Waterlife by Jha Rambharos, Published by Tara Books (India), 2012. Limited Edition handmade book number 2002/3000. 28 pages. Clothbound.
Rambharos Jha grew up on the banks of the legendary river Ganga, and developed a fascination for water and water life. Born in the culture-rich district of Darbanga in the Mithila region, he moved to Madhubani as a child when his father started work in a government supported art and culture project. Since then he has followed his own creative impulses, developing the tradition in his own distinctive style. This is his first book.
I was inspired to buy this book for our library after reading this wonderful article (complete with gorgeous photos of the prints from the book) at brain pickings.org click here:
I was drawn to the book for it’s inspirational use rather than as an informational text. I can see this this being used as inspiration for the Art component in a PYP unit on Sharing the Planet or How we express ourselves. I work with some wonderful teachers who love teaching art using techniques from many cultures. This book is my gift to them for International Book Giving Day on February 14 2013. I hope they can use it to inspire our students to even greater creative heights and as a provocation for conversation, thinking and inquiry.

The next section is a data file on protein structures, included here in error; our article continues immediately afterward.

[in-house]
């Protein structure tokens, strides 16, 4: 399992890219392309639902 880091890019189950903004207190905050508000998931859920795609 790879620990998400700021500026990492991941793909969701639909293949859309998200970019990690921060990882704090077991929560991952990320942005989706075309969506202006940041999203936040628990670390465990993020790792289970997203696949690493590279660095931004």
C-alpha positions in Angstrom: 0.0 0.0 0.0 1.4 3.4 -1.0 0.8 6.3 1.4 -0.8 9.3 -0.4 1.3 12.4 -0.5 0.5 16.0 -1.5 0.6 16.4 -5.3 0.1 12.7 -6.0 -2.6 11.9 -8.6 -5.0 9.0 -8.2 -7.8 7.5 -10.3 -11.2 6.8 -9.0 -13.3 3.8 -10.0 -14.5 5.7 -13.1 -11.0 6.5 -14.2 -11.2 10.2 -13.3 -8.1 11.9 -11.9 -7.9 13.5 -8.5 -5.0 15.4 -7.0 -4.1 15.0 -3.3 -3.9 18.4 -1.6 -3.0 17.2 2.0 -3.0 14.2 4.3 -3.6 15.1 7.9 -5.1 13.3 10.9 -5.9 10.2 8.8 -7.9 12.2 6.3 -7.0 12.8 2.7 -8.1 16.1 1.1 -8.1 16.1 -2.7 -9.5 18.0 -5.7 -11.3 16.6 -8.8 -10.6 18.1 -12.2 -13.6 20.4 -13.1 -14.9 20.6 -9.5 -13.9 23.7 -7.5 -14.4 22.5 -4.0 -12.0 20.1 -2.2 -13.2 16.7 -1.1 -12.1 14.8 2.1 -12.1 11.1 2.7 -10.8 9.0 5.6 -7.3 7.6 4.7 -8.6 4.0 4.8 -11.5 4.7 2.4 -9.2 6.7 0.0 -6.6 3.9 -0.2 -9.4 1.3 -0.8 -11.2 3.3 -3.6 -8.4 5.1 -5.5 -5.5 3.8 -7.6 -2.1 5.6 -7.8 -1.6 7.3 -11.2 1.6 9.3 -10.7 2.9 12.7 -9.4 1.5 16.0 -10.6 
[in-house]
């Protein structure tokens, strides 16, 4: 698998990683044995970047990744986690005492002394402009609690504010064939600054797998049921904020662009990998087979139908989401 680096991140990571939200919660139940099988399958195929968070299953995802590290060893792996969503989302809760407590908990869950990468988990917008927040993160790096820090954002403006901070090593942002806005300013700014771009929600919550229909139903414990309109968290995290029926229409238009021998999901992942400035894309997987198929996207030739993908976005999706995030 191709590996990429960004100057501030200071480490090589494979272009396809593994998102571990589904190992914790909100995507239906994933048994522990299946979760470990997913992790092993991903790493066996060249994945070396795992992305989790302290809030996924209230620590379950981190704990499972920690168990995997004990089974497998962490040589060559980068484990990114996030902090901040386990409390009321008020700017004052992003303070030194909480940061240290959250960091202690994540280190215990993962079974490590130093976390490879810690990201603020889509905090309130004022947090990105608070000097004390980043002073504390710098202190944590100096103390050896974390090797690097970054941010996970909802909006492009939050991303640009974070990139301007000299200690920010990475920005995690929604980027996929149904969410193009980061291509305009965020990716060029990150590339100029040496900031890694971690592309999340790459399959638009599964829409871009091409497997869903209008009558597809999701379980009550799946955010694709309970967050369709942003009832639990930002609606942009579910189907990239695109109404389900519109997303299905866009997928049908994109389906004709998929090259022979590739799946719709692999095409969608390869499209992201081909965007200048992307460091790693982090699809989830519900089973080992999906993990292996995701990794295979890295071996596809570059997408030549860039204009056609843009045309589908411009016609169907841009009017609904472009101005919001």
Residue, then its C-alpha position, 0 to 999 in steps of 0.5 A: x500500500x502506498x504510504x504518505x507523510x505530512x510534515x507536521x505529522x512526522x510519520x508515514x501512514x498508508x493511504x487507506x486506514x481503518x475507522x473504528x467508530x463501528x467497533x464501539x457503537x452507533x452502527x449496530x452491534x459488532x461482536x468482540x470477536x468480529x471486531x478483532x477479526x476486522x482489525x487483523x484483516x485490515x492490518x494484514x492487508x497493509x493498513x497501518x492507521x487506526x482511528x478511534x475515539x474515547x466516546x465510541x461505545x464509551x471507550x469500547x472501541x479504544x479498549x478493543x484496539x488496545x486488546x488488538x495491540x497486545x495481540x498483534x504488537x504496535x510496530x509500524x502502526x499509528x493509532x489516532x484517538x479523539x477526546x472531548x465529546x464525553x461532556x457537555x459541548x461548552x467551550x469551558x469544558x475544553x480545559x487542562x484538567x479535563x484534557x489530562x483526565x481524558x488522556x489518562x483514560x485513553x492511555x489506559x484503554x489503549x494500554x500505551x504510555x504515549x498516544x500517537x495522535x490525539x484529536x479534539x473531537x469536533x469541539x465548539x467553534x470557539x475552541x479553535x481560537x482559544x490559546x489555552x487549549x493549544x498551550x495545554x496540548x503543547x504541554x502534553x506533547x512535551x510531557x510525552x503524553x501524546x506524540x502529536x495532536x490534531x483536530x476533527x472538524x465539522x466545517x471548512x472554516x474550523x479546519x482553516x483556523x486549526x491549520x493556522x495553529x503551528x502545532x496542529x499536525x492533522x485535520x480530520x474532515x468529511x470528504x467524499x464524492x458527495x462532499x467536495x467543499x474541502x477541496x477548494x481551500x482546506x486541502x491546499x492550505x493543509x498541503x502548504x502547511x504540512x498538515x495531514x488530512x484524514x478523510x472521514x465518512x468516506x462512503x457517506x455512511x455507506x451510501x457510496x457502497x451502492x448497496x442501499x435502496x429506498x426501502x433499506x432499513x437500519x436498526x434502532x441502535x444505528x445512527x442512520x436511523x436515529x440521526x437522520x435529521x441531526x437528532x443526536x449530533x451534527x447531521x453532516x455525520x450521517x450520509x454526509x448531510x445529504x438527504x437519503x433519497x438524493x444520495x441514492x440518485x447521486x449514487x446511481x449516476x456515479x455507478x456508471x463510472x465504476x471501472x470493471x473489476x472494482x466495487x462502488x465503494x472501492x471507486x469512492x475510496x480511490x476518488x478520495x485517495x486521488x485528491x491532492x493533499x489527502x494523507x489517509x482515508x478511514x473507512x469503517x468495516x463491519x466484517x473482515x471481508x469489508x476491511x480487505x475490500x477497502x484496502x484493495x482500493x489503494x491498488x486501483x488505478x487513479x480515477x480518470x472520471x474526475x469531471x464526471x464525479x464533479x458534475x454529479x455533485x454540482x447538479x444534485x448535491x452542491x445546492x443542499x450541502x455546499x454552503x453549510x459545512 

“Without a shadow of exaggeration, the most beautiful book I’ve ever laid eyes on.” – Brainpickings.org
“This folk art collection of wood-cut style illustrations is so visually compelling, you may want three copies… one to leaf through at leisure, one to take apart to frame the full-page images, and one to bestow upon someone special.” – SMITHSONIAN INSTITUTION
“Gloriously attractive, endlessly fascinating book. The illustrations of fish, reptiles, crustaceans and sea birds shine and shimmer; each is as vibrant as it is meticulous.” – Asian Review of Books
Selected as featured title at the TED2012 Bookstore.
Waterlife features Mithila art, a form of folk painting from Bihar in eastern India. The artist Rambharos Jha grew up on the banks of the legendary river Ganga, and developed a fascination for water and water life. In this visually sumptuous book, Jha creates an unusual artist’s journal, adapting the motifs of the Mithila style to express his own vision. He frames his colorful images of octopus, crocodiles, birds and shellfish with a playful text that evokes both childhood memory and folk legend.
Waterlife is silk-screen printed by hand on handmade paper, and hand-numbered to indicate the limited print run.
An interview with the author is available on the Tara Books blog here:
Thank you to my friend Nicola West who obtained this book for me via The Smithsonian and lovingly transported it to New Zealand on a recent trip. Some books have wonderful stories of their own.